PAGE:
Managing your time effectively is one of the most critical skills to help you advance in your career because people trust (and promote) those who do what they say they will do when they say they will do it. That often means working within established deadlines, or setting them for yourself. Used effectively, deadlines can help you bring a task to timely completion. But they can also drive unrealistic expectations, last-minute rushes to the finish line or paralyzing guilt or fear about missing the mark.
Deadlines as foe
Largely based on some faulty research in the early 1900s called the Yerkes-Dodson “law,” early management science picked up on the idea that more stress leads to better performance. Unfortunately, the practice of setting overly aggressive deadlines and goading people to move mountains to meet them grew out of that idea that pressure drives performance.
In reality, unrealistic deadlines are often less motivating and become paralyzing by creating a sense of overwhelm and causing some people to become frozen by fear of failure. Sometimes, we even do this to ourselves by agreeing to something we know we can’t realistically accomplish, or by putting something off until the final hour and then trying to pull off a miracle. It can even be an unconscious strategy of perfectionism to set or agree to outlandish deadlines and then blame poor performance on a lack of time.
Deadlines as friend
It doesn’t have to be that way. Realistic, perhaps a bit challenging, deadlines can sharpen your focus and energize efforts to move work forward. According to time management coach and author of How to Invest Your Time Like Money
, Elizabeth Grace Saunders, deadlines can function as a personal prioritization tool and provide an effective way to assess your workload. As a deadline approaches, it can prompt you to cut out other tasks and meetings that can be postponed to ensure a pressing deadline can be met. It can also be highly satisfying to complete a project on time, she says.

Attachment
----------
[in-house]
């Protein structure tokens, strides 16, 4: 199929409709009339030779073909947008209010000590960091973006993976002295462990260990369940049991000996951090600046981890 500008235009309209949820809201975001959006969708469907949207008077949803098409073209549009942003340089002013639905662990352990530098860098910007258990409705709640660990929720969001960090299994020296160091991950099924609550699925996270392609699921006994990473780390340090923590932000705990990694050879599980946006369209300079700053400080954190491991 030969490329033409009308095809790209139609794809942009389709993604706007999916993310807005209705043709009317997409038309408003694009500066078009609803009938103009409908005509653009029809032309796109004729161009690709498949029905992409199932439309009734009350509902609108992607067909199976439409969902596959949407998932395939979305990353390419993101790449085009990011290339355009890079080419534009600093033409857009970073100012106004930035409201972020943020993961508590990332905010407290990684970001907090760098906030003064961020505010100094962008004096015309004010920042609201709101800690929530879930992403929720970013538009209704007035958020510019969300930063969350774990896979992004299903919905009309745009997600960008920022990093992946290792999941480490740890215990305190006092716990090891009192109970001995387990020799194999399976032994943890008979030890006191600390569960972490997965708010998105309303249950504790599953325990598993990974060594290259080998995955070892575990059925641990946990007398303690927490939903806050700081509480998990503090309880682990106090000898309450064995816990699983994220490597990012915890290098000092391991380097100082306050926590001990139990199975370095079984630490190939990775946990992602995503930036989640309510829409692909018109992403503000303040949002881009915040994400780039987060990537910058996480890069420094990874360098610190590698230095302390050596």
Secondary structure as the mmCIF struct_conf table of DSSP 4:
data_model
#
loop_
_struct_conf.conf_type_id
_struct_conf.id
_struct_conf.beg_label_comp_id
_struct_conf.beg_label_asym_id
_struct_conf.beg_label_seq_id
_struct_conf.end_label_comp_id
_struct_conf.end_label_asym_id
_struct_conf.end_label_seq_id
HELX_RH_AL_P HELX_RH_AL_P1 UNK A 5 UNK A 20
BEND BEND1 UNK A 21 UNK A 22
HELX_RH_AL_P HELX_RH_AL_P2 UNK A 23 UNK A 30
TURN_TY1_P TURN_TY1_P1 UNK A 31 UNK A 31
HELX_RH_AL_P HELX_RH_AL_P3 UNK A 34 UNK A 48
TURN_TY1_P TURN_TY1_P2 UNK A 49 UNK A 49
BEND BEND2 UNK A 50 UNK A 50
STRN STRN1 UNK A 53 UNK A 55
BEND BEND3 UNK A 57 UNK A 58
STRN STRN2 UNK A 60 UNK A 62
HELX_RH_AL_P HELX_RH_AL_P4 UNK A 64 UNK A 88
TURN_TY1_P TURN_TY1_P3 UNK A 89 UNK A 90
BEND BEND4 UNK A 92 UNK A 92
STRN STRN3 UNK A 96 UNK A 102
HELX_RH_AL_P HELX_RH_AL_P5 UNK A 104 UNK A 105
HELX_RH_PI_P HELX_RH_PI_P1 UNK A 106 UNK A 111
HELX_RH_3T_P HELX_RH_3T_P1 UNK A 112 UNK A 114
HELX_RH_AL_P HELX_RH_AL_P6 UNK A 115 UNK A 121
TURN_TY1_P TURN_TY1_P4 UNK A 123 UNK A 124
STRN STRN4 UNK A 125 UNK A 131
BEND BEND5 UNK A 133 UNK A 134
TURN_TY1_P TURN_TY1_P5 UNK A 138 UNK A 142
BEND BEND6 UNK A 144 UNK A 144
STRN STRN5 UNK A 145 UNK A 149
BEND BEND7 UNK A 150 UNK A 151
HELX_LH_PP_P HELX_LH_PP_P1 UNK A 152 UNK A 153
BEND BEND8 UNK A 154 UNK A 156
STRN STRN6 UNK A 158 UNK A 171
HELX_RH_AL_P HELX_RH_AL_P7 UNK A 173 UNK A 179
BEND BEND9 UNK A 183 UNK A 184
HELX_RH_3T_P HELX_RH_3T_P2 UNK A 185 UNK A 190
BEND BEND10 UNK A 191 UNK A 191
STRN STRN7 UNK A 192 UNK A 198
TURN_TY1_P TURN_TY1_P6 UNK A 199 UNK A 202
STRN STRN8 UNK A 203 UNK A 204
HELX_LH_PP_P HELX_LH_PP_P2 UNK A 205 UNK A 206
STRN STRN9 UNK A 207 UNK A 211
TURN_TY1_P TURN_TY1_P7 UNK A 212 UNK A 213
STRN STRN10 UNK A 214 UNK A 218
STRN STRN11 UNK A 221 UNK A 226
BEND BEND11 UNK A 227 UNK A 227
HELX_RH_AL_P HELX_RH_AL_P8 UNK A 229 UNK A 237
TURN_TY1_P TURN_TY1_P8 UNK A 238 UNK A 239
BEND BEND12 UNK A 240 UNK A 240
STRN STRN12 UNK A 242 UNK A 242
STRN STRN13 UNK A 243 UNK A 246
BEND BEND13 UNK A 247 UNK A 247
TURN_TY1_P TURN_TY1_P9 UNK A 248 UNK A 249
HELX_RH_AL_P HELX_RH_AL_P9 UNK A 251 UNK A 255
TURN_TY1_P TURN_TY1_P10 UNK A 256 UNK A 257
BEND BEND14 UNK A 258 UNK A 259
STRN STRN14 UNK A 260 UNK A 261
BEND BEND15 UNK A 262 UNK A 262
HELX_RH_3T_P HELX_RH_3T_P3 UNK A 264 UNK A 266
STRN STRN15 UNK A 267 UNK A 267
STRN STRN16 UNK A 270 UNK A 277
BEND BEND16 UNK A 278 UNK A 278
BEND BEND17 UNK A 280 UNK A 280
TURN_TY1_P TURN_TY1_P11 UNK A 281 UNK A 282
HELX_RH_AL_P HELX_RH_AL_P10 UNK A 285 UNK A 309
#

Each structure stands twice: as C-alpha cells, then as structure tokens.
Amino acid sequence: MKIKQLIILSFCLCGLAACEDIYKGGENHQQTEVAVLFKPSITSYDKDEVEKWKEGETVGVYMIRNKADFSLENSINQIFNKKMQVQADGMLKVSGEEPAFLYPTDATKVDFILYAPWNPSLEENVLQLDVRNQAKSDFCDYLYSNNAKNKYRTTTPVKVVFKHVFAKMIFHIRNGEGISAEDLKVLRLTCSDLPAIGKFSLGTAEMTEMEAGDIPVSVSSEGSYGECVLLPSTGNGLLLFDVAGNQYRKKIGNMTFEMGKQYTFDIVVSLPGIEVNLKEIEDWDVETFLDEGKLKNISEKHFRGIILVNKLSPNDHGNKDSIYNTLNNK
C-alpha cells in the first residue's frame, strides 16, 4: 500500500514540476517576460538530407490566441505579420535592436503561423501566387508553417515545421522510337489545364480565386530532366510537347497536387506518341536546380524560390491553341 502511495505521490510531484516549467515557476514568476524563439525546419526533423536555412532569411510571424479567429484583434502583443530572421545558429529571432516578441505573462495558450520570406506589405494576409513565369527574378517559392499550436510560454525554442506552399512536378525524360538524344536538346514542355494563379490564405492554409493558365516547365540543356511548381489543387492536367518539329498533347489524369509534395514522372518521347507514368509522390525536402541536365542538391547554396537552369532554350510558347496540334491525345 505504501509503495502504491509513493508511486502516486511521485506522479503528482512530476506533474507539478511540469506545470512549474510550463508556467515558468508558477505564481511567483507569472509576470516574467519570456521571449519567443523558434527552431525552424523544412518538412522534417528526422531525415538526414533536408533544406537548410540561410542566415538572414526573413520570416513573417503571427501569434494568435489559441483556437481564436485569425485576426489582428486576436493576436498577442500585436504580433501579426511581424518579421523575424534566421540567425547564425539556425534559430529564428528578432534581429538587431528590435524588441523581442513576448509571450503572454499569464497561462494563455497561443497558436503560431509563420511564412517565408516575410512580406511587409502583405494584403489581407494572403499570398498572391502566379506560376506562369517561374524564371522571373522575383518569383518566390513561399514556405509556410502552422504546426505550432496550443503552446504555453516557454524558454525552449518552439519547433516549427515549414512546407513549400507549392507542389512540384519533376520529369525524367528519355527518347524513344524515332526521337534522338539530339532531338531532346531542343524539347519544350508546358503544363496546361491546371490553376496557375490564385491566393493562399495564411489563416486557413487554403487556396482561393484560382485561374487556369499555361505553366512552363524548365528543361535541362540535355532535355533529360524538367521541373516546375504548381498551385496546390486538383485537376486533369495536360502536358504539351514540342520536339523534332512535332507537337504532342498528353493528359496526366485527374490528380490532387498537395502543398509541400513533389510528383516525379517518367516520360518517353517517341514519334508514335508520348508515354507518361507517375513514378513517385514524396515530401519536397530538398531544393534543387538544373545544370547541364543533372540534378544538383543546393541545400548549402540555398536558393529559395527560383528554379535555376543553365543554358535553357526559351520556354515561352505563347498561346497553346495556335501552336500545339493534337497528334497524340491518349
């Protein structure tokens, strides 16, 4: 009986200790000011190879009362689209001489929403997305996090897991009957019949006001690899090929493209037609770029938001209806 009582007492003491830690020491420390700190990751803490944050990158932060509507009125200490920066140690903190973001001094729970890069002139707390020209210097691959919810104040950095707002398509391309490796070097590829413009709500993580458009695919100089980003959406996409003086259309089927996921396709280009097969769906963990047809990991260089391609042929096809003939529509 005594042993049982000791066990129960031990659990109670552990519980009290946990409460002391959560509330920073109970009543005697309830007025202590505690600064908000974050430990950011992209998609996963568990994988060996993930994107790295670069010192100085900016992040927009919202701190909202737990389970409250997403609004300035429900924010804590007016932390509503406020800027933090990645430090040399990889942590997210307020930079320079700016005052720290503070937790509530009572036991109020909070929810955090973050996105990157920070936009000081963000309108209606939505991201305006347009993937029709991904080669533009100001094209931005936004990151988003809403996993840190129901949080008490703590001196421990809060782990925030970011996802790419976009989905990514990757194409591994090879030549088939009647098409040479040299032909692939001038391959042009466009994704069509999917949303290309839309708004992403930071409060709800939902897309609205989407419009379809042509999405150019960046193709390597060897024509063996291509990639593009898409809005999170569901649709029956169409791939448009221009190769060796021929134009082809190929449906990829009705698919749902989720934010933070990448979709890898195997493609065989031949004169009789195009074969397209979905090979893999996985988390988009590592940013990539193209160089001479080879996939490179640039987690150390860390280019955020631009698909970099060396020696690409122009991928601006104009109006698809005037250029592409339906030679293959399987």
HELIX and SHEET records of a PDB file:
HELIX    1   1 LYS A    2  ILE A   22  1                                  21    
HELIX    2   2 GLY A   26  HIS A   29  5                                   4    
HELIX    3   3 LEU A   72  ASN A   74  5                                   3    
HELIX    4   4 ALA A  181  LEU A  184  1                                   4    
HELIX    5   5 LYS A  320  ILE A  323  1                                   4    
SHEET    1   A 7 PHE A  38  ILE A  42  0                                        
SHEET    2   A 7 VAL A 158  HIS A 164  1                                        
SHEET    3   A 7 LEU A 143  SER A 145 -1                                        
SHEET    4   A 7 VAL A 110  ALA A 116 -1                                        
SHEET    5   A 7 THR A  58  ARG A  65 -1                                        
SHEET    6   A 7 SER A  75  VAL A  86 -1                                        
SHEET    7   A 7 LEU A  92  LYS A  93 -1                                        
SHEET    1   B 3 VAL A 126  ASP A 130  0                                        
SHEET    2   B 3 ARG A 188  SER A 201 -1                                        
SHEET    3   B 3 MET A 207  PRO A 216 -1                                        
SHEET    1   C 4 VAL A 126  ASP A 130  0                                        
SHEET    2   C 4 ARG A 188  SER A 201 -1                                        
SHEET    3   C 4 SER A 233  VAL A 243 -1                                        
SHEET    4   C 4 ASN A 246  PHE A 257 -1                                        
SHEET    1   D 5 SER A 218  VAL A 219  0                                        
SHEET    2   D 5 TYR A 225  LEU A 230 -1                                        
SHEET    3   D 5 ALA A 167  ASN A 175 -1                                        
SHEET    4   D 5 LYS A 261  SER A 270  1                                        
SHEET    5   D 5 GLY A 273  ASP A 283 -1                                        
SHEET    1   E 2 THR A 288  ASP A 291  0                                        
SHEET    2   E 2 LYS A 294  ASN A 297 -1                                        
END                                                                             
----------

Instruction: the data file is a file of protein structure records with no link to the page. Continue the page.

These are her best practices for using deadlines to boost your personal productivity rather than hamper it.
- Set deadlines for things that really matter - Saunders cautions against setting deadlines for everything someone asks you to do. She suggests instead the response, “I’ve added it to my to-do list,” for lower priority work. She also suggests less exact deadlines when something more general will do. Both those notes might sound too loosey-goosey for your work environment at first, but may be worth some experimentation. If your boss asks for a draft budget, can you commit to have it by the end of the week rather than Noon Thursday? Setting artificially demanding deadlines adds pressure without benefit, according to Saunders. Setting strict deadlines for nearly everything can also crowd out high priority tasks that actually require them. Making a deadline public can also help with important projects as it can increase accountability while also engaging others who may need to contribute.
- Create mini-deadlines instead of one completion date. Building in smaller and shorter deadlines within a much larger project can decrease the possibility of procrastination and enable you to refine components as you share them for feedback along the way.
- Plan for problems. If your boss needs the report by Friday, it may be wise to set a deadline for yourself of having it by Thursday. That will help you deal with unexpected snags and provide enough time to both complete the work in a quality manner and double check it. Especially for large and complex projects, it’s wise to assume that nothing will go as smoothly or quickly as you hope. When you plan for problems, you can avoid the Planning Fallacy which describes the human tendency to underestimate how much time a future task will take, its likely difficulty and the costs and risks associated with it.
- Keep others in the loop. Missing deadlines is stressful, but panicking won’t help. Take a deep breath, step back to see where the issues are and then decide if you need to ask for reinforcements. Let key stakeholders know where things stand, how they can help and what the revised timeline will be. Keeping others informed of progress also means pointing out to them at the start and throughout how their ability to meet interim deadlines will affect the final deliverable.
Deadlines are a big part of life, both professional and personal, and learning to master effective deadline strategies can significantly improve your performance. Start on the front end by assessing whether a firm deadline is truly warranted for a particular project. When you do decide to set or agree to a firm deadline, use it as a priority-setting and tracking tool that helps you focus on critical activities and marshal your own and other resources to meet them.